MADISON, Wis. (AP) — Democratic Gov. Tony Evers will use newly discovered federal dollars to keep a pandemic-era child care subsidy program going for another year and a half, his administration announced Monday after Republican legislators refused to devote any more money to the program.

What You Need To Know

  • Wisconsin Gov. Tony Evers has found $170 million in federal aid to keep a pandemic-era child care subsidy program afloat for another year and a half

  • Evers' administration announced Monday that it will use pandemic response dollars from the Federal Emergency Management Agency to keep the Child Care Counts program going through June 2025

  • Launched in 2020, the program provides aid to child care providers. It would have expired in January without additional funding

  • Evers called a special legislative session last month to prod Republican legislators into allocating state dollars to keep the program running but the GOP refused to cooperate

Officials with Evers’ administration said Monday they will use $170 million from the Federal Emergency Management Agency pandemic response operations to keep the Child Care Counts program running through June 2025. Evers ripped Republicans in a news release, saying that it’s “unconscionable” that the GOP wouldn’t extend the program.

“It’s time for Republicans to get serious about solving our problems and join us in doing the right thing for our kids and families, our workforce, and our state,” Evers said.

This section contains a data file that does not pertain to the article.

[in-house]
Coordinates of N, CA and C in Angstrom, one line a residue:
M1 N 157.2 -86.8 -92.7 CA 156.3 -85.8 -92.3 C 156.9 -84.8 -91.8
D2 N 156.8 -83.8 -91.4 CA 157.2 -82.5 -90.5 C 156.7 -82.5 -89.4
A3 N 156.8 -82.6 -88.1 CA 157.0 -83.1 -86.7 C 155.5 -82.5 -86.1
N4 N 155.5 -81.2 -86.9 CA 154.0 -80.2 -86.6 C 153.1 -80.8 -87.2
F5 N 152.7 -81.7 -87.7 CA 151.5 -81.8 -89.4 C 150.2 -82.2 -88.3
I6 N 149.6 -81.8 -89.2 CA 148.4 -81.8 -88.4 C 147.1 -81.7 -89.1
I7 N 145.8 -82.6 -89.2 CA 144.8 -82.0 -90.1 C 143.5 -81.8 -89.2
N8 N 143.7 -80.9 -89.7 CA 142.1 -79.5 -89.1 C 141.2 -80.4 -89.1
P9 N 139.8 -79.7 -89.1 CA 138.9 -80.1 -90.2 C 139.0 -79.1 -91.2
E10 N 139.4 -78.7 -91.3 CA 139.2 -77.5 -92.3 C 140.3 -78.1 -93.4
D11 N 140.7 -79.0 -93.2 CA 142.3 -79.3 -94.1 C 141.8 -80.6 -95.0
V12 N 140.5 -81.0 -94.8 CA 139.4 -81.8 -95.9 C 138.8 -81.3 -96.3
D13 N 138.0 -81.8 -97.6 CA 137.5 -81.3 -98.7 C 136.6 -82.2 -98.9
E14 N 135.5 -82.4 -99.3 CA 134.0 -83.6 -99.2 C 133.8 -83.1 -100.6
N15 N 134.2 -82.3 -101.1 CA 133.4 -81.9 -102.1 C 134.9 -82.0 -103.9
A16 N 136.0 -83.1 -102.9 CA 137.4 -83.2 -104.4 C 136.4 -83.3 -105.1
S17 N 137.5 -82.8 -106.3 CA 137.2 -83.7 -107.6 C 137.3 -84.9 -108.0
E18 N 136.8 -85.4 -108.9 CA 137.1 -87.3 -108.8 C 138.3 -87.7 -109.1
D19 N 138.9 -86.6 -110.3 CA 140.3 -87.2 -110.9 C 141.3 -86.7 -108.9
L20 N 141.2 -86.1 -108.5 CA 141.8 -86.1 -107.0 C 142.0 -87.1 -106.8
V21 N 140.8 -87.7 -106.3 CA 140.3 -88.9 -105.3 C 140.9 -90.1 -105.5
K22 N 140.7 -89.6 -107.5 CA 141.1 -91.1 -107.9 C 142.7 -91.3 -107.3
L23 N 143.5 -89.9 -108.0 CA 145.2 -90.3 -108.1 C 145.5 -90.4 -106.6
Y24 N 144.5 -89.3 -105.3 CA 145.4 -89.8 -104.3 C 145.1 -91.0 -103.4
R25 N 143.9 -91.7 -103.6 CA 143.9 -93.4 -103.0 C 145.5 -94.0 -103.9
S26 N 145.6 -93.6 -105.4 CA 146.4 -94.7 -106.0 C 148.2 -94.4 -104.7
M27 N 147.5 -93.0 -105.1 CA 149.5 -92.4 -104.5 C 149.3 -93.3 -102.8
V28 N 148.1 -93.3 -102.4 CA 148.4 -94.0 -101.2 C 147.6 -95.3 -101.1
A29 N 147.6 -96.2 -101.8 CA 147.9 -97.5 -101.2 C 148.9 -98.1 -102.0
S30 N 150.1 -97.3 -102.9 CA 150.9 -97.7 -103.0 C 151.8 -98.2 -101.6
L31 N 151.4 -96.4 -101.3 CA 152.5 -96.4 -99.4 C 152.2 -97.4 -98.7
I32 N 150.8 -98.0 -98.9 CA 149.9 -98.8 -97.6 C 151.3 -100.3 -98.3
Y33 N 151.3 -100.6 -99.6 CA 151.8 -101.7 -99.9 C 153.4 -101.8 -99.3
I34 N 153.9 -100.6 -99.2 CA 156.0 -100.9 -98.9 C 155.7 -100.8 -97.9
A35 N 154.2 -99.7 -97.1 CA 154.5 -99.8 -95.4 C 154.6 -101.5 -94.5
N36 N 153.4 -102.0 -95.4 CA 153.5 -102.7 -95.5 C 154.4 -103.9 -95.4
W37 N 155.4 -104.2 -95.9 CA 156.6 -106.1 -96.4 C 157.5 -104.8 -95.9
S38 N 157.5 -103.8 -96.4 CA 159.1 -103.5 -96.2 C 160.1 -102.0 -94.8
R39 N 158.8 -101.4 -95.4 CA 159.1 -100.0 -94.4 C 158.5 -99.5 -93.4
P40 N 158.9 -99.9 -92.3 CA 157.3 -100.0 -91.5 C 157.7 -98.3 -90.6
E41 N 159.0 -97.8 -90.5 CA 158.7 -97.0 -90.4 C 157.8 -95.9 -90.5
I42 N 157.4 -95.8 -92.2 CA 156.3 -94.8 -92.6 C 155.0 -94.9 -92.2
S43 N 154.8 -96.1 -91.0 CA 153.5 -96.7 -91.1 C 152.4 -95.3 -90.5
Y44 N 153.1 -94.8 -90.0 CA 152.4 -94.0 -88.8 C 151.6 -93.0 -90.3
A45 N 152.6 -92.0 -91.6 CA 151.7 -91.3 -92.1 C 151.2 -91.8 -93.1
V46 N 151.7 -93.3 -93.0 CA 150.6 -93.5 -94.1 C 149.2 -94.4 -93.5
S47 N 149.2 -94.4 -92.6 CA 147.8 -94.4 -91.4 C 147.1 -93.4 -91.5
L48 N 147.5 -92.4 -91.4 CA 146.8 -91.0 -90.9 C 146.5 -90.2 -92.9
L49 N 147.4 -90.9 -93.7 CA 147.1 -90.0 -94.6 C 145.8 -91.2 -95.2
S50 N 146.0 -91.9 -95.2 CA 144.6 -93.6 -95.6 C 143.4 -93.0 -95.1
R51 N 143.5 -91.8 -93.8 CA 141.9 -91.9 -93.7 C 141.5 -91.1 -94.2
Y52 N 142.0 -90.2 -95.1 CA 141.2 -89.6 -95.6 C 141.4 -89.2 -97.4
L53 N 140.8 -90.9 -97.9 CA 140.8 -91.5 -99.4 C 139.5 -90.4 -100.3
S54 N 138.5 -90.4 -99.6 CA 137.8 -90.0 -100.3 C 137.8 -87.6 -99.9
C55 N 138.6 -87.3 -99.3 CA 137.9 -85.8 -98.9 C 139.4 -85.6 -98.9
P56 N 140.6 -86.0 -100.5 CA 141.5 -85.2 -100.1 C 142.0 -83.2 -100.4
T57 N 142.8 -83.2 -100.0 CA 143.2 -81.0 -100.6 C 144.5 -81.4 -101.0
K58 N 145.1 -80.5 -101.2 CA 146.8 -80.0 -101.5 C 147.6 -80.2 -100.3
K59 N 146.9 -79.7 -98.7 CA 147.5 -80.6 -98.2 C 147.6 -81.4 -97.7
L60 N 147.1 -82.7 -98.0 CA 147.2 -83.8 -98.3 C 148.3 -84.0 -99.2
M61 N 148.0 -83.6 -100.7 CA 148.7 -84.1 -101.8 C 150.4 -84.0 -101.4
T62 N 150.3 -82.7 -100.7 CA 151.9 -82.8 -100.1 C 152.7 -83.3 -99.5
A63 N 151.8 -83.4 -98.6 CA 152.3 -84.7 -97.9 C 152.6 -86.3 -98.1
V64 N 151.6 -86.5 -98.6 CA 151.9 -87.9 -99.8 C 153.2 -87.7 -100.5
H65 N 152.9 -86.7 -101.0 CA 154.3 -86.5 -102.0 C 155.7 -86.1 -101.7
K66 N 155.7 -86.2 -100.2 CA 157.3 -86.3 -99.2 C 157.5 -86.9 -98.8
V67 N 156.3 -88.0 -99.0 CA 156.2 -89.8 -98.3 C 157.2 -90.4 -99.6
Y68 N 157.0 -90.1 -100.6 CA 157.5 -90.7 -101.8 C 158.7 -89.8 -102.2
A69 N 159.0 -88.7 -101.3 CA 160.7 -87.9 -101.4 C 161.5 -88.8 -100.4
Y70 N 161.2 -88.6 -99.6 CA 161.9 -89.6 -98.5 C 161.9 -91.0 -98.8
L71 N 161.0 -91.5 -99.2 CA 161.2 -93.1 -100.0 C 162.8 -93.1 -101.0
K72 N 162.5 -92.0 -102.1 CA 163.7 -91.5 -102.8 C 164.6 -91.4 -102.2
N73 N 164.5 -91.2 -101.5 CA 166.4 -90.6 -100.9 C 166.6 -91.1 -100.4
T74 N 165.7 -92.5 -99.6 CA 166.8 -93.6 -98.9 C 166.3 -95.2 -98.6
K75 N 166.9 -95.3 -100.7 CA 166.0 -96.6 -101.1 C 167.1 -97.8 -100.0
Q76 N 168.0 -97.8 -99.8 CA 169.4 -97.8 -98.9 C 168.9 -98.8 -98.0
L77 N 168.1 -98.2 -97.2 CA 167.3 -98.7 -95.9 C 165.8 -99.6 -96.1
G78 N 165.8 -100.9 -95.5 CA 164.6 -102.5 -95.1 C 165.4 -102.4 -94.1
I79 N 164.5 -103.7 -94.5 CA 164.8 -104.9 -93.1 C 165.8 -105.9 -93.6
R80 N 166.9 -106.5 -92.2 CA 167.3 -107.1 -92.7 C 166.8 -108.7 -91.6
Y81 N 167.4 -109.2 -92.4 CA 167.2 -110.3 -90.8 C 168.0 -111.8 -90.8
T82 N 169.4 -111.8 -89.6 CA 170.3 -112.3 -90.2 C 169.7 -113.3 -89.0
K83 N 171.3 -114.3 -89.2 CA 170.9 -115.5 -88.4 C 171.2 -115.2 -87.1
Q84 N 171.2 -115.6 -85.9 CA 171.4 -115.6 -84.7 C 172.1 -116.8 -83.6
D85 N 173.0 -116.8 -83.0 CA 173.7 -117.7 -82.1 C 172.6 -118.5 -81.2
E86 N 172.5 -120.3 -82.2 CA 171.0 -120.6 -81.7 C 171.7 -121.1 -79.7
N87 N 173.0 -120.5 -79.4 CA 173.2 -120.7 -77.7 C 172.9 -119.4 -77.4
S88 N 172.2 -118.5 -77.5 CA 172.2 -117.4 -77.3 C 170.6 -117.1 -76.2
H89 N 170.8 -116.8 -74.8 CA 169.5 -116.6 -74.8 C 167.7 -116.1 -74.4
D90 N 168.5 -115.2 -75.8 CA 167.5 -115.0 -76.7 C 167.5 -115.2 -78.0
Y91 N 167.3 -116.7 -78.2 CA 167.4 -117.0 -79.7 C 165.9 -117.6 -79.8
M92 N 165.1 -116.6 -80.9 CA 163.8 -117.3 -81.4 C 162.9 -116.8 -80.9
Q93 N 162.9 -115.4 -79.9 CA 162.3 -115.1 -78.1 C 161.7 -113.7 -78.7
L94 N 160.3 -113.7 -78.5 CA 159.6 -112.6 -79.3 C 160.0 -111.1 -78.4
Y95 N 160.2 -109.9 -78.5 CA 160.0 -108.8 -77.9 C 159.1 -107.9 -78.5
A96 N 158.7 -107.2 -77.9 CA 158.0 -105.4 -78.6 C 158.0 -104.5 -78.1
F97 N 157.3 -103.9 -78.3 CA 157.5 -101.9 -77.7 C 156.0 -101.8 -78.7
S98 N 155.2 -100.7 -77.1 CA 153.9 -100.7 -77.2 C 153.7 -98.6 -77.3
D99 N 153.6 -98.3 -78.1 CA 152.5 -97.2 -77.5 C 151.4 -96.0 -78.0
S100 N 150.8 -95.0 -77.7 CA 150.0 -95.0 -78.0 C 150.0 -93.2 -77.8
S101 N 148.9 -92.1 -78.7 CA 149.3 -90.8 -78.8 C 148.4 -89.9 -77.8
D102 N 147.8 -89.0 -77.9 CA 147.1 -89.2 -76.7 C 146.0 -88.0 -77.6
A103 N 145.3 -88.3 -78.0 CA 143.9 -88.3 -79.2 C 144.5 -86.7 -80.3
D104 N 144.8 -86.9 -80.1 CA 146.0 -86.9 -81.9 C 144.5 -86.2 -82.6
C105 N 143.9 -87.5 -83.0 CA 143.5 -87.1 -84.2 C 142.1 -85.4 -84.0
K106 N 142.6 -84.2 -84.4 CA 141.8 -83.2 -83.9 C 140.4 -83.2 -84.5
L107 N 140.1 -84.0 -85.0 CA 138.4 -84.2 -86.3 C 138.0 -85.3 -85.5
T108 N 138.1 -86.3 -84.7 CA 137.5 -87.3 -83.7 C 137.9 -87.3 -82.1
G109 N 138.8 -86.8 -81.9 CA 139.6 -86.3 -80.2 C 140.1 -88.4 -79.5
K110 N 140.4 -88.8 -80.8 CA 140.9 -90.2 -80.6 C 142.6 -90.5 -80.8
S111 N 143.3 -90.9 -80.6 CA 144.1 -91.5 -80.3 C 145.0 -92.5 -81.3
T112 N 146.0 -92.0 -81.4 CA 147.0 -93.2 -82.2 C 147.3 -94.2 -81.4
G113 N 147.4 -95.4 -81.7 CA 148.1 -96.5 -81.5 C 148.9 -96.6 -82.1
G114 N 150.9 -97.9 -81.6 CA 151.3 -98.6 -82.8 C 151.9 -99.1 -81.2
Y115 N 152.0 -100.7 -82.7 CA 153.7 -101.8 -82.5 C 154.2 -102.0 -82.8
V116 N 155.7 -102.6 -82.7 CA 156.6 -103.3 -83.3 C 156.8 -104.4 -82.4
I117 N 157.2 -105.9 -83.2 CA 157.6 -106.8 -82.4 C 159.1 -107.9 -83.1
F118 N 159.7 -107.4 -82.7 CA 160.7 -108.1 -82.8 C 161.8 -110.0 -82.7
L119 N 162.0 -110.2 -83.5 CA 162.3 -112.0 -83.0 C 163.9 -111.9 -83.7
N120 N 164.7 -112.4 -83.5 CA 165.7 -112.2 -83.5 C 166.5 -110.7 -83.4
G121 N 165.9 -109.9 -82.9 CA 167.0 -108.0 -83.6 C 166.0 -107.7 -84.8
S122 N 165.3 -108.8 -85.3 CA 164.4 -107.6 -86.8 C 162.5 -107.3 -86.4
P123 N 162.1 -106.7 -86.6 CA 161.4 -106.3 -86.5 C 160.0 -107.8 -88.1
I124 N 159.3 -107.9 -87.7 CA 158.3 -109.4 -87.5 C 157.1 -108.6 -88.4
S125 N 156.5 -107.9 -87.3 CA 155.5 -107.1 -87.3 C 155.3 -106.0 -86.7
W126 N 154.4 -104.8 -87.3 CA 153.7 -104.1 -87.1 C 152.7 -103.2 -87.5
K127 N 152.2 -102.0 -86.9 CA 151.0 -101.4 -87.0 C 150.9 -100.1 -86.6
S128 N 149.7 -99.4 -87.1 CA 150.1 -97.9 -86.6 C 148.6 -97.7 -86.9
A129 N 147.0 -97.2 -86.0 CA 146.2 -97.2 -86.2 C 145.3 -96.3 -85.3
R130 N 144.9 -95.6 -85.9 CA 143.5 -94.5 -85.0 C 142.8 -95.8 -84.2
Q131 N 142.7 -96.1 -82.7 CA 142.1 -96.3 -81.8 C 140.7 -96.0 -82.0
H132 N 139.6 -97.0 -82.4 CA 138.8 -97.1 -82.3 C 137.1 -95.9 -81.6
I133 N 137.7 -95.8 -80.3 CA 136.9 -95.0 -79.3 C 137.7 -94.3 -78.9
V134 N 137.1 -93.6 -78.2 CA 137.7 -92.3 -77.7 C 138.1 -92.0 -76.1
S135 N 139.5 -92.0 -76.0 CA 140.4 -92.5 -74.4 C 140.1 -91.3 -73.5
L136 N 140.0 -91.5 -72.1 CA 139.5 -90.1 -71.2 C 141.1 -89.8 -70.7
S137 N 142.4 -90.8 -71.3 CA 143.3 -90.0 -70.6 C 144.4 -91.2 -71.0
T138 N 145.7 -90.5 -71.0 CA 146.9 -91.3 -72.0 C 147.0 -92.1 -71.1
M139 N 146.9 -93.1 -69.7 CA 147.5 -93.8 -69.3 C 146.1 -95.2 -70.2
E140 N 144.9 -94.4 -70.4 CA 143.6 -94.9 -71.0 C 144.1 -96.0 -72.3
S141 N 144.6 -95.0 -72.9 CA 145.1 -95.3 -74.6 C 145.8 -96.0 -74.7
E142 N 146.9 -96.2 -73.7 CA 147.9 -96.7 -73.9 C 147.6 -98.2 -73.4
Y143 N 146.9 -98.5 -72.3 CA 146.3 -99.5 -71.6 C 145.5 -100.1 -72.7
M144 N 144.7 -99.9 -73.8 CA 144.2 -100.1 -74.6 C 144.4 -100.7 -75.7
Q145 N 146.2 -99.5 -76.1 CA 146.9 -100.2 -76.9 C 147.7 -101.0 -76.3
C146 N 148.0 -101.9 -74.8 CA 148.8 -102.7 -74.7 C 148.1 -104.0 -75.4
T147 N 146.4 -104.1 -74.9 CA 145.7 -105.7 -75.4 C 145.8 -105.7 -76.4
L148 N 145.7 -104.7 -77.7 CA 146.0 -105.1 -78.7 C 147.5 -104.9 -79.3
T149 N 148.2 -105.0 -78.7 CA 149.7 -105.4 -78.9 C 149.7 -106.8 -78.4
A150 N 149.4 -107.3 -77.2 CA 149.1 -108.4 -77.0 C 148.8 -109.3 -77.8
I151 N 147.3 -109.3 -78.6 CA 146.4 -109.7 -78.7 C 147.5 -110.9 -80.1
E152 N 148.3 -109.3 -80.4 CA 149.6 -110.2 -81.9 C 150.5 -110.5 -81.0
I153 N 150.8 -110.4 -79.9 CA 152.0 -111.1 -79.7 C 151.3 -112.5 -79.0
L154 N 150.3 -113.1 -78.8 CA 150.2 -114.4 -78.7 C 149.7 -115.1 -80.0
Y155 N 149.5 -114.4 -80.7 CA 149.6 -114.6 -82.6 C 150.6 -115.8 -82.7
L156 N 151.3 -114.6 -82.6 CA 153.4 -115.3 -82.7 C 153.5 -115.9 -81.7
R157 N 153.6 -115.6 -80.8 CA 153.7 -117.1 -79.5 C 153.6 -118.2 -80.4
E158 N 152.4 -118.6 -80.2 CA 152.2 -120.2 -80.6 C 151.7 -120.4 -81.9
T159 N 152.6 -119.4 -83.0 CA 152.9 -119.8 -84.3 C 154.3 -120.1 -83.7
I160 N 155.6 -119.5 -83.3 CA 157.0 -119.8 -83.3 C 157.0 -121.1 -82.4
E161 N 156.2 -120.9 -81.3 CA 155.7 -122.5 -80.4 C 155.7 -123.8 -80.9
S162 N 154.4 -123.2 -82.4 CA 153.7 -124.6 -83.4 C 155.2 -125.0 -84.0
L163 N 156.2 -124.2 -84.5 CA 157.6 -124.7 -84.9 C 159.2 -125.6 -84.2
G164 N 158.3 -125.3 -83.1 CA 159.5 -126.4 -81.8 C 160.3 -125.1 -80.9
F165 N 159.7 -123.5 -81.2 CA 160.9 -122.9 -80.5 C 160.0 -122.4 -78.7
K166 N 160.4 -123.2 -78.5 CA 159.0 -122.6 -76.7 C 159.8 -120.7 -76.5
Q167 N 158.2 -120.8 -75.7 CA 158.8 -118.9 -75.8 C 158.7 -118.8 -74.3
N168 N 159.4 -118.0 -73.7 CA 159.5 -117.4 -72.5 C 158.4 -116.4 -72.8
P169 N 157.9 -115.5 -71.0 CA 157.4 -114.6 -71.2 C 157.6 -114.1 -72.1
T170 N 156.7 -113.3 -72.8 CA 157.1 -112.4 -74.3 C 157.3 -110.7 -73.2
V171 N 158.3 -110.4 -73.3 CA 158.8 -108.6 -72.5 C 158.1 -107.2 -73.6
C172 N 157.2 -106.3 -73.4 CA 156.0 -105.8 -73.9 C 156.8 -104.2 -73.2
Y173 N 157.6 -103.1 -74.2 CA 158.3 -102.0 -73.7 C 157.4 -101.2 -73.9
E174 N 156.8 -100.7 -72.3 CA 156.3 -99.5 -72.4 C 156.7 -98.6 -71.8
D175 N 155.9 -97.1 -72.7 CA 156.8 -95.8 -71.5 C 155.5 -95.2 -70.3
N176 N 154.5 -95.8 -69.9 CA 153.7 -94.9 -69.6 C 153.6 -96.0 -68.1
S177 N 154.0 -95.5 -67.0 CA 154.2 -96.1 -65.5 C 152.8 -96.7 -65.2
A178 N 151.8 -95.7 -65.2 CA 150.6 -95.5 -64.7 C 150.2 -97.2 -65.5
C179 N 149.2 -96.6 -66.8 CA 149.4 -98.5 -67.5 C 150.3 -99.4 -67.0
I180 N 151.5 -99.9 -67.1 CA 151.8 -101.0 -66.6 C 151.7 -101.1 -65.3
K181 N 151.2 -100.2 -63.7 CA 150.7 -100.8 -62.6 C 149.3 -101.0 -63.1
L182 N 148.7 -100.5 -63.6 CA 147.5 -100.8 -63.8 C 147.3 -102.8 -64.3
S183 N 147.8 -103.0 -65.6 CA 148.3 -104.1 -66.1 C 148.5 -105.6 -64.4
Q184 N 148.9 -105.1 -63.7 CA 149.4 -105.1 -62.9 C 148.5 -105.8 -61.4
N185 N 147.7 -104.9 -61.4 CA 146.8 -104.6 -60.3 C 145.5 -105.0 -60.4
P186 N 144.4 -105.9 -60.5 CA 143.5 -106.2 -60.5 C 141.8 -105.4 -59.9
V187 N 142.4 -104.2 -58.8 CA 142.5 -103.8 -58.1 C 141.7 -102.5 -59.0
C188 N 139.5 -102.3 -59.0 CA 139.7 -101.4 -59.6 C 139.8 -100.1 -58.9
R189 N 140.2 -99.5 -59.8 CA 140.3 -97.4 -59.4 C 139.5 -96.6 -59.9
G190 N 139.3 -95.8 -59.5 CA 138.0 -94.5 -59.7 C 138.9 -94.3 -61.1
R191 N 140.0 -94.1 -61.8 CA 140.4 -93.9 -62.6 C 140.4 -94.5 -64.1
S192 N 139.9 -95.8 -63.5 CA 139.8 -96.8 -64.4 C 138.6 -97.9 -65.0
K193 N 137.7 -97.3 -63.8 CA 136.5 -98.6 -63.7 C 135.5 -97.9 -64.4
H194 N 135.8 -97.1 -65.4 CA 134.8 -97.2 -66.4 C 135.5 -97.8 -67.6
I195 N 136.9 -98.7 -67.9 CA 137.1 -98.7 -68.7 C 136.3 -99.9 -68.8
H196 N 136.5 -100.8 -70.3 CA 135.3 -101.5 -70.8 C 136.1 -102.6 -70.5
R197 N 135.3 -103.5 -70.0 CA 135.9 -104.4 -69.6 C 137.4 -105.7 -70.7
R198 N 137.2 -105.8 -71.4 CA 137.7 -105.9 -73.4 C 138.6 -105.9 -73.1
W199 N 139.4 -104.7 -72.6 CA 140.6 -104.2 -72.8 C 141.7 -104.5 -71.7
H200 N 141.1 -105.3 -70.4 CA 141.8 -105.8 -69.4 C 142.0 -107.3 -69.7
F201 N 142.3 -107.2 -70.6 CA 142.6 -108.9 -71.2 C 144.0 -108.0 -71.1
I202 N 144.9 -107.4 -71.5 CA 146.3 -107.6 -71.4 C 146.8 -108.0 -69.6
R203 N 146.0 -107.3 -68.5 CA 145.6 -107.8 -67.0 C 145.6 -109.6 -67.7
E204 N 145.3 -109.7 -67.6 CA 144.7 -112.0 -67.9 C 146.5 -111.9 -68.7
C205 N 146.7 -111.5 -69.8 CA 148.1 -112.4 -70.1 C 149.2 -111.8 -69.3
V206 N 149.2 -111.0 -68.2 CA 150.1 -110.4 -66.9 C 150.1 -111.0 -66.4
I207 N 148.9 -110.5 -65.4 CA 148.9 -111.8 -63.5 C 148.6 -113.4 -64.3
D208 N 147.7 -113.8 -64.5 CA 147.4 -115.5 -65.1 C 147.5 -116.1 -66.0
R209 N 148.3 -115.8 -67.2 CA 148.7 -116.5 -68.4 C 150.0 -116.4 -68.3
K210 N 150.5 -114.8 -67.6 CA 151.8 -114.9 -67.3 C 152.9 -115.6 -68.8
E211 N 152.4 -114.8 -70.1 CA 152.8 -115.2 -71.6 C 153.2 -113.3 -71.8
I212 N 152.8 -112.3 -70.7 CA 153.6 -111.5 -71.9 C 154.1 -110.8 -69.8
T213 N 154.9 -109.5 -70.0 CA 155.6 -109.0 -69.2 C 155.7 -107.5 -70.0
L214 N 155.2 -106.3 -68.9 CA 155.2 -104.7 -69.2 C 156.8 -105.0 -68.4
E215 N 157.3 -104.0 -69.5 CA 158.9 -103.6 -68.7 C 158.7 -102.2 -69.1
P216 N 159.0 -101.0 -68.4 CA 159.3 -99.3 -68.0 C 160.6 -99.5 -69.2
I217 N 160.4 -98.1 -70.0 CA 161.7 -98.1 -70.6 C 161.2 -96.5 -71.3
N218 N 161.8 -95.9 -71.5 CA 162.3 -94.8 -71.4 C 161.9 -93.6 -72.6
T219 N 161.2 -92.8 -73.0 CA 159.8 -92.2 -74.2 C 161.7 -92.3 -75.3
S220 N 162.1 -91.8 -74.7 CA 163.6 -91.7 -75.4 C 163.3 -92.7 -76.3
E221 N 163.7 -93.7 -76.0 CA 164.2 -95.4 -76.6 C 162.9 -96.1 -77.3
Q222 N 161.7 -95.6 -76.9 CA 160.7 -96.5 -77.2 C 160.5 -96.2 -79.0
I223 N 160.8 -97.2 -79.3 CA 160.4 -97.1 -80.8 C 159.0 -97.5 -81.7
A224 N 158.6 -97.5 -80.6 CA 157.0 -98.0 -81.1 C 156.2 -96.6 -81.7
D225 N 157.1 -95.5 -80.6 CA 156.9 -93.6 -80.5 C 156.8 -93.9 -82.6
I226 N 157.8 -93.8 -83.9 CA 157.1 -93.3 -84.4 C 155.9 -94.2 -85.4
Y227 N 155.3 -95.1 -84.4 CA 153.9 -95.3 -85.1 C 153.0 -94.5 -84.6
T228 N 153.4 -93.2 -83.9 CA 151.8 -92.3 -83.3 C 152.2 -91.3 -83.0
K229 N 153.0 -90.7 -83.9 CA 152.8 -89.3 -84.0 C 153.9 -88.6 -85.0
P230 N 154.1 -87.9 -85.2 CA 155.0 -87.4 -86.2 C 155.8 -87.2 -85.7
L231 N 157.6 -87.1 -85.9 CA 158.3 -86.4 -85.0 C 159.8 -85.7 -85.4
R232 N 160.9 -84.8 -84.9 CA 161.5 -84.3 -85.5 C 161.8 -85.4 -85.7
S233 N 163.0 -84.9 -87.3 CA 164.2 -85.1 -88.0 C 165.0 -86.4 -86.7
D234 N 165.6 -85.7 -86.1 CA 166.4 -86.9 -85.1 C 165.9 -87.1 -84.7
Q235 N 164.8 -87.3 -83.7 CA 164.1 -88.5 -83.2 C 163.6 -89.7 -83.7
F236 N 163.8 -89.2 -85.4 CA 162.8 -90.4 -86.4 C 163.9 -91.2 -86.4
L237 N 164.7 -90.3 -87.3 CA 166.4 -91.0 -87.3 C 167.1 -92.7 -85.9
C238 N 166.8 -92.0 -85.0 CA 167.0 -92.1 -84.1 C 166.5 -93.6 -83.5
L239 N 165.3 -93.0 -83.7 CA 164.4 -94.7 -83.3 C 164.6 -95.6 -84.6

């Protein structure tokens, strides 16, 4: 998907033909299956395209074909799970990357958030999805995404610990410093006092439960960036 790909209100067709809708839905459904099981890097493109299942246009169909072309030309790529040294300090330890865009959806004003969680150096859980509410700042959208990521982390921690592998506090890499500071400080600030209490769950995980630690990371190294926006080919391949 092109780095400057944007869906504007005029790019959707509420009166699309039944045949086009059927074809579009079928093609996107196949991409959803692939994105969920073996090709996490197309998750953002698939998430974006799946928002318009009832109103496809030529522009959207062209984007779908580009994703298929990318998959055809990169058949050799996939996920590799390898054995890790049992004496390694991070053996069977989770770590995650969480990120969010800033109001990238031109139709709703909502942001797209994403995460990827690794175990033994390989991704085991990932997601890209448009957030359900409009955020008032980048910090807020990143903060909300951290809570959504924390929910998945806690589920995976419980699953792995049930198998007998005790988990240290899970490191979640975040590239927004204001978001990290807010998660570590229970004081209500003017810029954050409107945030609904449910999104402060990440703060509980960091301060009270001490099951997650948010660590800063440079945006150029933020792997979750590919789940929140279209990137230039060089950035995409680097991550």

Senate Majority Leader Devin LeMahieu accused Evers of playing political games when he could have funded the program at any moment.

“Governor Evers ... spent months going around the state telling child care providers that they were going to have to close their doors when he could have used (federal pandemic relief) money to preserve Child Care Counts all along,” LeMahieu said a in a statement. “Governing isn't a game, and Governor Evers continues to irresponsibly play games with Wisconsin families' budgets for political purposes.”

A spokesperson for Assembly Speaker Robin Vos didn't immediately respond to a message seeking comment.

Launched in 2020, the Child Cares Counts program provides child care providers across the country with money to help retain staffs as well as cover curriculum, utility and rent costs. The program handed out almost $600 million dollars to nearly 5,000 child care providers in Wisconsin between March 2020 and March 2023, according to the state's nonprofit Legislative Fiscal Bureau.

The program is set to expire in January, leading many to warn that the loss of the subsidies could lead to child care providers shutting their doors or a decline in early education services, particularly in rural areas.

Evers has been trying to persuade Republicans to use Wisconsin's $7 billion surplus to keep Child Care Counts afloat in Wisconsin. His state budget called for spending $300 million in state money for the program over the next two years.

GOP lawmakers stripped the plan from the budget. Evers called a special legislative session last month in hopes of prodding Republicans to take action, but they have refused to cooperate with the governor.